Filed Under:

Can You ID Germany's 'Forest Boy'?

Play associated audio

Take a look at the face.

If you've got any clue as to who this young man is, police in Berlin want to know.

All Things Considered today catches up on the story of Germany's "forest boy," the young man of about 17 who showed up in Berlin last September saying that his name was "Ray" and that he had been living in the wild with his father for the previous five years.

According to Ray, who says he doesn't know his family name or where he's from, his father died last August and his mother was killed in a car accident about five years earlier.

Ray speaks English. And as Global Post adds:

"Investigators told NBC News that it's most likely that Ray is from a neighboring country, rather than the US, at least according to DNA evidence. The authorities also believe English may not be his native tongue."

Hannah Cleaver is editor of the English-language German news site The Local, which has been following Ray's story since last year. She tells NPR's Audie Cornish that Germans have been captivated by the story of "the boy who walked out of the forest," even though investigators can't figure out whether his story is true or not.

This week, authorities released his picture in the hope it will help them solve the mystery. The Berlin police department's website, with more about Ray's story, is here (scroll down on the page for English).

Someone must know who he is.

Copyright 2012 National Public Radio. To see more, visit


'Good Girls Revolt' Takes On Gender Bias In The Newsroom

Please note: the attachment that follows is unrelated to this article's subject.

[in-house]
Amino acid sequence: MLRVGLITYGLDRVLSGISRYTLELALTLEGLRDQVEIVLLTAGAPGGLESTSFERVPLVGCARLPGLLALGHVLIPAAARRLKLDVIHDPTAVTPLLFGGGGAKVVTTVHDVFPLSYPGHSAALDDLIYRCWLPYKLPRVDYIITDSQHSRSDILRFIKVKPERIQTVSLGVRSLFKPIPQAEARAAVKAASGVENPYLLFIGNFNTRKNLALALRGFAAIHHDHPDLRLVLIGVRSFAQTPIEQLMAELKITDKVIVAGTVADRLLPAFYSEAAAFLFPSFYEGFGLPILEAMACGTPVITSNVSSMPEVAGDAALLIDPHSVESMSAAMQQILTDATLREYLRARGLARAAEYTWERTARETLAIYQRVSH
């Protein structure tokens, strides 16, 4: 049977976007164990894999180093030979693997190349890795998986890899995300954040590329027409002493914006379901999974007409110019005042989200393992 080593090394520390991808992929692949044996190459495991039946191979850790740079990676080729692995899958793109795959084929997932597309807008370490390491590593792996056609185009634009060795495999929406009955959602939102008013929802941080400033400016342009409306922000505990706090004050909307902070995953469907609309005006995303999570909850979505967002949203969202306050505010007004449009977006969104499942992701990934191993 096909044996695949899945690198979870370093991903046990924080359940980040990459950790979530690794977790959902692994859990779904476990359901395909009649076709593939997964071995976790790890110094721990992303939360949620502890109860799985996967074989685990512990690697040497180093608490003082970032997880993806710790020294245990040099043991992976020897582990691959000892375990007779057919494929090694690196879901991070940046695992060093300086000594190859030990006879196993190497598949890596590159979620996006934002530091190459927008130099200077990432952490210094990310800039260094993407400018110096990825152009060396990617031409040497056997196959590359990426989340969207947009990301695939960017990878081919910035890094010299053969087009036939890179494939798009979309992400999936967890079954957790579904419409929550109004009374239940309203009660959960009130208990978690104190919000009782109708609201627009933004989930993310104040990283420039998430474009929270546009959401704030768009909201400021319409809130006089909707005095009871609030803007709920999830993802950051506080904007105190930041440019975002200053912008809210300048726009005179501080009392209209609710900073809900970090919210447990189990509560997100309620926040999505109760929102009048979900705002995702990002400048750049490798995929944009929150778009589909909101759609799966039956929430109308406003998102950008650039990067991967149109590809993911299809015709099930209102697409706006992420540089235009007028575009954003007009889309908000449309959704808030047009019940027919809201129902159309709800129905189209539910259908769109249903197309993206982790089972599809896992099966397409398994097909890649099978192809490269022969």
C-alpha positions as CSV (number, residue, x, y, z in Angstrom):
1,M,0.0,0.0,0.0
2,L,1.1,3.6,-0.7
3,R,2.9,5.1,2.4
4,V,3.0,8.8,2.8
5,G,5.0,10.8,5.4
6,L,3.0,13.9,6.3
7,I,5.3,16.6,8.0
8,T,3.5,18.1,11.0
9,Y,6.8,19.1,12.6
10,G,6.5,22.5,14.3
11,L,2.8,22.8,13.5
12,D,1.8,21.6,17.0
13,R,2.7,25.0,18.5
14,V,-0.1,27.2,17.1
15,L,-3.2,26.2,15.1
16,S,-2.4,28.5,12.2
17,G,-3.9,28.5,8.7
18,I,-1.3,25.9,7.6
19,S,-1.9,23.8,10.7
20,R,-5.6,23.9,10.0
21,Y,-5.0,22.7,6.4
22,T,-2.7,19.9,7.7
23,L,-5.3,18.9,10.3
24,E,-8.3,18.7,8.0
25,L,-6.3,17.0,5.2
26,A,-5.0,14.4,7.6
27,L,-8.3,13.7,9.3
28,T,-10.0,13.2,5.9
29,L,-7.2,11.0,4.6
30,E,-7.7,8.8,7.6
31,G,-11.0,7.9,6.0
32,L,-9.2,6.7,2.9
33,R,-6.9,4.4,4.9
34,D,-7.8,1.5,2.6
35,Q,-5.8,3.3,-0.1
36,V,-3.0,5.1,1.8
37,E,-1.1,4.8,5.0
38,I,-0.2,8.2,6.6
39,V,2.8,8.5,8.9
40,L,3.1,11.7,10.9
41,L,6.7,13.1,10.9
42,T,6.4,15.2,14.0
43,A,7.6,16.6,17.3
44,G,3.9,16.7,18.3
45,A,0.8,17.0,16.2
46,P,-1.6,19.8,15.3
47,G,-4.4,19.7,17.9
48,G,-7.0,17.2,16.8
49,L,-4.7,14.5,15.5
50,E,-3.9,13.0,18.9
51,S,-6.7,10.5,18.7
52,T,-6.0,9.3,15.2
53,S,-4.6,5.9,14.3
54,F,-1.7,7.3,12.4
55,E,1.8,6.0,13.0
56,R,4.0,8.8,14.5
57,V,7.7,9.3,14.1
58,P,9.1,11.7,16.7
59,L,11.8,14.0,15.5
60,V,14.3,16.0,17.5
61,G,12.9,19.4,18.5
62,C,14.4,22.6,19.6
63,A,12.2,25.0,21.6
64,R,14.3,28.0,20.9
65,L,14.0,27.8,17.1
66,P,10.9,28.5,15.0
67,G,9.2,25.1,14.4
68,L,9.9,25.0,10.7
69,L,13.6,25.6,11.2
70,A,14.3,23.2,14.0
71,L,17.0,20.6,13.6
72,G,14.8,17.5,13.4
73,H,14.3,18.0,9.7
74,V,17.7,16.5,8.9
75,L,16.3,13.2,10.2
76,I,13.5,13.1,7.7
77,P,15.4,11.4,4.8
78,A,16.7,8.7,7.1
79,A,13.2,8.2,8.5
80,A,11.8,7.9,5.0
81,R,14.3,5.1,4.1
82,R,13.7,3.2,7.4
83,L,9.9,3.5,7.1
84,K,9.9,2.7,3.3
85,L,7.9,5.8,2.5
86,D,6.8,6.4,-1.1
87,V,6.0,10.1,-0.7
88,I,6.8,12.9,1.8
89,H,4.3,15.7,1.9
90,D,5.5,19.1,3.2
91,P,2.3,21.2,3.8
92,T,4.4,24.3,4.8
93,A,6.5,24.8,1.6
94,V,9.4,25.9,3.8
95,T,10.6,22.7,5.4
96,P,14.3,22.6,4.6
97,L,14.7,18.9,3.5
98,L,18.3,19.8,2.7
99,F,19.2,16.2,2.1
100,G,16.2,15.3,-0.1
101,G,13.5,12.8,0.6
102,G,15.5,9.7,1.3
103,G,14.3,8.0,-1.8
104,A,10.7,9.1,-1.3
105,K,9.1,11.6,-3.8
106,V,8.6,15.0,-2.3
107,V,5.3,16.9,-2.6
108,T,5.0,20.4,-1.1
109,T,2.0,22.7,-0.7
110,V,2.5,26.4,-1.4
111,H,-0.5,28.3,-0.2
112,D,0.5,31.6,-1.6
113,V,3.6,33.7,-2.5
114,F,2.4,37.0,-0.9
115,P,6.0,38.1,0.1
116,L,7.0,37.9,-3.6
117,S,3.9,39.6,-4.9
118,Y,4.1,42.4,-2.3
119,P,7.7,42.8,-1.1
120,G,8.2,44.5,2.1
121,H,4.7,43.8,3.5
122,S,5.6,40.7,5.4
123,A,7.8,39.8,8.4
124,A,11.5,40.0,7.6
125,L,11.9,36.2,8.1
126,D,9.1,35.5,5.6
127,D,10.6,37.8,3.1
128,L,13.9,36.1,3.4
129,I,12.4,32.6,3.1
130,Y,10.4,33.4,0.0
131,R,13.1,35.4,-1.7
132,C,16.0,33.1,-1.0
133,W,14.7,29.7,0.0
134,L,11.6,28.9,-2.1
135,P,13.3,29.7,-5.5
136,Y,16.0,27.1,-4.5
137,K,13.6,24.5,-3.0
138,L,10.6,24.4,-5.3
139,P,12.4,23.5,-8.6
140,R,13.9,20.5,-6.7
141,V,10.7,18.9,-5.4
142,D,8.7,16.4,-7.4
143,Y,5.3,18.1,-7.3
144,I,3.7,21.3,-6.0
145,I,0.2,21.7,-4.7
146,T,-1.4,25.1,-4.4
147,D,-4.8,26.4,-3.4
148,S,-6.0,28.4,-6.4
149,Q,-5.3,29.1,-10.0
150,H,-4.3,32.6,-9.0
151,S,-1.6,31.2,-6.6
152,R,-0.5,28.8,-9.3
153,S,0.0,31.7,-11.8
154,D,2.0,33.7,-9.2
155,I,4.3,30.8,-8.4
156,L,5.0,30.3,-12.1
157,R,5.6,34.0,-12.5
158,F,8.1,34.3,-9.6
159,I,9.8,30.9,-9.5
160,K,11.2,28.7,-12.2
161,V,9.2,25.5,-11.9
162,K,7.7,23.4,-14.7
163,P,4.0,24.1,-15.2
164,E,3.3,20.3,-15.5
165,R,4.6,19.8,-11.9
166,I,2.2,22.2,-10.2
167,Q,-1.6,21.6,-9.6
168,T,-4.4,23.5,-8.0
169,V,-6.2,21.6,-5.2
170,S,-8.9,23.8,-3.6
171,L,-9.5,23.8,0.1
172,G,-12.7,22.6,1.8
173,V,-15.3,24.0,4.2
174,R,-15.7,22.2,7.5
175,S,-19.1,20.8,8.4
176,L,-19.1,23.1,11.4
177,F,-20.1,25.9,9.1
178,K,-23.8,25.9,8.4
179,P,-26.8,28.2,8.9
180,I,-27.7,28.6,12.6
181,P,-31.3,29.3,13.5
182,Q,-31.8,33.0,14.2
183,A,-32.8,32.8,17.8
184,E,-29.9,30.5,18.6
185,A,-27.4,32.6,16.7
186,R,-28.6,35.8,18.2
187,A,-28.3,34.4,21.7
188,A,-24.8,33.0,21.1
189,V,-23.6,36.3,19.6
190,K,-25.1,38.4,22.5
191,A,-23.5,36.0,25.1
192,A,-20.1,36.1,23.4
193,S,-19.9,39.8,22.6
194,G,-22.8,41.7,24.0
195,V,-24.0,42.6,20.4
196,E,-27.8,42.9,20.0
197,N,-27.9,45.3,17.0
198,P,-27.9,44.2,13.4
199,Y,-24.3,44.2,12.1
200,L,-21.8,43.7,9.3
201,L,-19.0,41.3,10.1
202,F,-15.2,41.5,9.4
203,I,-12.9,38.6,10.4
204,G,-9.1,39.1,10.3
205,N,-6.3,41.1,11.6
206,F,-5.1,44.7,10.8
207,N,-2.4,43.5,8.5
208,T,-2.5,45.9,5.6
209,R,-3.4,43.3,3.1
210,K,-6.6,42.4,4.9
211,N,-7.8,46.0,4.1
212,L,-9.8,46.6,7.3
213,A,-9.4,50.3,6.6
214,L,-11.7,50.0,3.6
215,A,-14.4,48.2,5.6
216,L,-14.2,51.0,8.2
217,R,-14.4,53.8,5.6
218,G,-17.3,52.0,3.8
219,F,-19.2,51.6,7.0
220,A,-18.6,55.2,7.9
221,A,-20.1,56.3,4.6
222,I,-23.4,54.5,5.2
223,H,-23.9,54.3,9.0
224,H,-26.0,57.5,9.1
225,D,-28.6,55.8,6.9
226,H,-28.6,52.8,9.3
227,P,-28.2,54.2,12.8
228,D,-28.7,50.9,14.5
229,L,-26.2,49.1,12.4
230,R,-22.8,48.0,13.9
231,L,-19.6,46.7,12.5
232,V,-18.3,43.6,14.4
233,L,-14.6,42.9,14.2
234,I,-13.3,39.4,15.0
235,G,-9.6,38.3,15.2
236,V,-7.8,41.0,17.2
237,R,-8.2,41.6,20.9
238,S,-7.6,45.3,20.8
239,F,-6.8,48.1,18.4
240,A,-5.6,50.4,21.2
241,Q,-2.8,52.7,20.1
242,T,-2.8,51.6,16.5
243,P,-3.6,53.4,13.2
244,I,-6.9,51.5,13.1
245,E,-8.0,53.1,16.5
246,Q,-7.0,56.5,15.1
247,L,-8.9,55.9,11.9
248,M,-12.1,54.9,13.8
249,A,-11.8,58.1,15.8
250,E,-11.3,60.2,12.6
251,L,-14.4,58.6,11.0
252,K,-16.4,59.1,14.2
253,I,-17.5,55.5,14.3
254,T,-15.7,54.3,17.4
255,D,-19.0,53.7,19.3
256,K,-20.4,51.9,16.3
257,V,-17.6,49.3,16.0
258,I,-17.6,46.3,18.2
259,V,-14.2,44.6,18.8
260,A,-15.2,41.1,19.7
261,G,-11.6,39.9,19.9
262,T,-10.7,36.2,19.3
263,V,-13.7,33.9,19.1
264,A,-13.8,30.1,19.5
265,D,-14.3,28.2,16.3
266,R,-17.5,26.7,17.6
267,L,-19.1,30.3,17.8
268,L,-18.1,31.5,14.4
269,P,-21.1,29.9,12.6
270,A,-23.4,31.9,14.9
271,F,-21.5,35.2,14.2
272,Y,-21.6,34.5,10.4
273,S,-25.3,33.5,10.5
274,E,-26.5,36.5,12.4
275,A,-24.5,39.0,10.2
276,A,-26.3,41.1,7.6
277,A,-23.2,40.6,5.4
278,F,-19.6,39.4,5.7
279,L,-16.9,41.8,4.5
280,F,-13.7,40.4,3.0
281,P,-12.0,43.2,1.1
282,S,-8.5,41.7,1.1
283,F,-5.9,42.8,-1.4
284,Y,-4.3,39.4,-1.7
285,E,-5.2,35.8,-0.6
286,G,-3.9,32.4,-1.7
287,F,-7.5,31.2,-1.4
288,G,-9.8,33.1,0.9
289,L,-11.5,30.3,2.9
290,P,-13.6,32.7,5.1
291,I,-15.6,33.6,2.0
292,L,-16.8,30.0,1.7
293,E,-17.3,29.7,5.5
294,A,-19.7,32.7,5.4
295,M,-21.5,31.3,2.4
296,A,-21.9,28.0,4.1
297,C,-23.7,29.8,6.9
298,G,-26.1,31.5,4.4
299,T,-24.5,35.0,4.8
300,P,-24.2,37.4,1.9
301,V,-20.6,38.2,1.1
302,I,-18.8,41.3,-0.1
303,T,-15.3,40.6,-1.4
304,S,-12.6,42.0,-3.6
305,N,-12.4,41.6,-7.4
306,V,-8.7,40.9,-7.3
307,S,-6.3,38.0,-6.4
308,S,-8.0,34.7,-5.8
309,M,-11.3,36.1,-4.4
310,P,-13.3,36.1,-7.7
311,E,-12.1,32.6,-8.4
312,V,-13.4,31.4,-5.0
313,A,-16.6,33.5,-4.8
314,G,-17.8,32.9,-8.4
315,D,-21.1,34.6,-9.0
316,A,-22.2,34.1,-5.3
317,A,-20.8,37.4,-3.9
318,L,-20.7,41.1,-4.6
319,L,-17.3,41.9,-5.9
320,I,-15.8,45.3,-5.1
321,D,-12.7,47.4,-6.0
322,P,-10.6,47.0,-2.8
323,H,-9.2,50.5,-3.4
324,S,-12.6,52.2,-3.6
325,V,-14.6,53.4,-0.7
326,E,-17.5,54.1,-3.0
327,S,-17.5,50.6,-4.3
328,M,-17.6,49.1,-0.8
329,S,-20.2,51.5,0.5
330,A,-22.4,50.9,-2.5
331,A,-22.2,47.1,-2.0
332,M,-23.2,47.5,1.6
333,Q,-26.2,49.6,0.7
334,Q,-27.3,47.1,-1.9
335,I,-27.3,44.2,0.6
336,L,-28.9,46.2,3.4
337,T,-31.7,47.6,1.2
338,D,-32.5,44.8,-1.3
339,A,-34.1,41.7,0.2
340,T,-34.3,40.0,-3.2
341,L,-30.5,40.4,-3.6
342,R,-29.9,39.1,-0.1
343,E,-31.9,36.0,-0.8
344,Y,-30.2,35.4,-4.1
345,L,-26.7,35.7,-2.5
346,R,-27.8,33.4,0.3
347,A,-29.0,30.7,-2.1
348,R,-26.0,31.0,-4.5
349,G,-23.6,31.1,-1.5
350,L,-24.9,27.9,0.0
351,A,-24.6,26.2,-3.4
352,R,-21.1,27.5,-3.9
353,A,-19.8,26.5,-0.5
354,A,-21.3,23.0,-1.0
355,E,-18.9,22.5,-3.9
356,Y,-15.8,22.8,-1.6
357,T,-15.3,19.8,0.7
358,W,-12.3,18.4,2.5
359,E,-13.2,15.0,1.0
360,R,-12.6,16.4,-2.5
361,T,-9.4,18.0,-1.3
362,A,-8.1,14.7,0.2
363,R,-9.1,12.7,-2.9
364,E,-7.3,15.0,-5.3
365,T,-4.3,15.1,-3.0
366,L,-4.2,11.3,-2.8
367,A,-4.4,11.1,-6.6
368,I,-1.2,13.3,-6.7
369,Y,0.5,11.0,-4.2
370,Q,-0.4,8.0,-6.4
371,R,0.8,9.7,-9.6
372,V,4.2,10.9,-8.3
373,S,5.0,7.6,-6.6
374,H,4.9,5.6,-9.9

Amazon's new series Good Girls Revolt, set in 1969, was inspired by a landmark gender bias case at Newsweek. Showrunners also hired women at every level of the cast and crew — a Hollywood rarity.

After A Long Day Of Fighting Climate Change, This Grain Is Ready For A Beer

Kernza is a kind of grassy wheat that traps more carbon in the soil than crops like wheat and rice. Now, a West Coast brewery is using the grain in its new beer called Long Root Ale.
WAMU 88.5

Why Millions Of American Men Have Left The Workforce, And How To Bring Them Back

Today’s unemployment rate is down sharply from the height of the Great Recession. But more than a fifth of American men had no paid employment last year, and seven million of them have stopped looking altogether. Why men are leaving the workforce – and how to bring them back.


Tesla Surprise: It's A Profit

The company posted a profit of nearly $22 million for the third quarter, the first quarterly profit since 2013. Tesla attributes the good results in part to new stores.

Leave a Comment

Help keep the conversation civil. Please refer to our Terms of Use and Code of Conduct before posting your comments.